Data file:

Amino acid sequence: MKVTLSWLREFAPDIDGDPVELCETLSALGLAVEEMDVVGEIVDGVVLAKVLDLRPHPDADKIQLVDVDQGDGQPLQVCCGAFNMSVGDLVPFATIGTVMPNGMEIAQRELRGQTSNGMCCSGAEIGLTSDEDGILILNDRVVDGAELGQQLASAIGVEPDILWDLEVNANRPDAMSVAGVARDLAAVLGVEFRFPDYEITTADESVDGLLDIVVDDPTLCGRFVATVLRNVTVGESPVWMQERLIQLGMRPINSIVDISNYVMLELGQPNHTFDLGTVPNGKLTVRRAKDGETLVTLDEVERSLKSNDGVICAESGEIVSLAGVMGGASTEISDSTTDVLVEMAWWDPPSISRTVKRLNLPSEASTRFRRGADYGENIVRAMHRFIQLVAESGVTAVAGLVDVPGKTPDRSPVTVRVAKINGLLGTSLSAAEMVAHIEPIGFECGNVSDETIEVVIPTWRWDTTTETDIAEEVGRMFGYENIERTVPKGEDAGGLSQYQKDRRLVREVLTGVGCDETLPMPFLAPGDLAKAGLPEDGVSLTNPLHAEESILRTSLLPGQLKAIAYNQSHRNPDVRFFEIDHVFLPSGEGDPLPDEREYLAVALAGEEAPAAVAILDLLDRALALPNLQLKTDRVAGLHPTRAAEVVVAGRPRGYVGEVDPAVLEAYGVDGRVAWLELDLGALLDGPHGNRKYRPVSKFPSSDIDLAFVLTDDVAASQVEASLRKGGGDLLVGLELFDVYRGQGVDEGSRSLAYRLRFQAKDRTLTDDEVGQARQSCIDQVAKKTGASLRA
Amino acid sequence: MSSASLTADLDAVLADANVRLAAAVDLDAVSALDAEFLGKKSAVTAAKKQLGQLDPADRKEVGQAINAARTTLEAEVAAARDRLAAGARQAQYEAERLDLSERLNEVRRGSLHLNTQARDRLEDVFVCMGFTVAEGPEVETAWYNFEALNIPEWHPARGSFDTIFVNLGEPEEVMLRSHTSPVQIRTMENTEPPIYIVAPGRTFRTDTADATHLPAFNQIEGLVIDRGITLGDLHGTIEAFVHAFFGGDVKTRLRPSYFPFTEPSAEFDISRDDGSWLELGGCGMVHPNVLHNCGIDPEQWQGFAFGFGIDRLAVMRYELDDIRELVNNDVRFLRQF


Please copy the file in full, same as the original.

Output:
Amino acid sequence: MKVTLSWLREFAPDIDGDPVELCETLSALGLAVEEMDVVGEIVDGVVLAKVLDLRPHPDADKIQLVDVDQGDGQPLQVCCGAFNMSVGDLVPFATIGTVMPNGMEIAQRELRGQTSNGMCCSGAEIGLTSDEDGILILNDRVVDGAELGQQLASAIGVEPDILWDLEVNANRPDAMSVAGVARDLAAVLGVEFRFPDYEITTADESVDGLLDIVVDDPTLCGRFVATVLRNVTVGESPVWMQERLIQLGMRPINSIVDISNYVMLELGQPNHTFDLGTVPNGKLTVRRAKDGETLVTLDEVERSLKSNDGVICAESGEIVSLAGVMGGASTEISDSTTDVLVEMAWWDPPSISRTVKRLNLPSEASTRFRRGADYGENIVRAMHRFIQLVAESGVTAVAGLVDVPGKTPDRSPVTVRVAKINGLLGTSLSAAEMVAHIEPIGFECGNVSDETIEVVIPTWRWDTTTETDIAEEVGRMFGYENIERTVPKGEDAGGLSQYQKDRRLVREVLTGVGCDETLPMPFLAPGDLAKAGLPEDGVSLTNPLHAEESILRTSLLPGQLKAIAYNQSHRNPDVRFFEIDHVFLPSGEGDPLPDEREYLAVALAGEEAPAAVAILDLLDRALALPNLQLKTDRVAGLHPTRAAEVVVAGRPRGYVGEVDPAVLEAYGVDGRVAWLELDLGALLDGPHGNRKYRPVSKFPSSDIDLAFVLTDDVAASQVEASLRKGGGDLLVGLELFDVYRGQGVDEGSRSLAYRLRFQAKDRTLTDDEVGQARQSCIDQVAKKTGASLRA
Amino acid sequence: MSSASLTADLDAVLADANVRLAAAVDLDAVSALDAEFLGKKSAVTAAKKQLGQLDPADRKEVGQAINAARTTLEAEVAAARDRLAAGARQAQYEAERLDLSERLNEVRRGSLHLNTQARDRLEDVFVCMGFTVAEGPEVETAWYNFEALNIPEWHPARGSFDTIFVNLGEPEEVMLRSHTSPVQIRTMENTEPPIYIVAPGRTFRTDTADATHLPAFNQIEGLVIDRGITLGDLHGTIEAFVHAFFGGDVKTRLRPSYFPFTEPSAEFDISRDDGSWLELGGCGMVHPNVLHNCGIDPEQWQGFAFGFGIDRLAVMRYELDDIRELVNNDVRFLRQF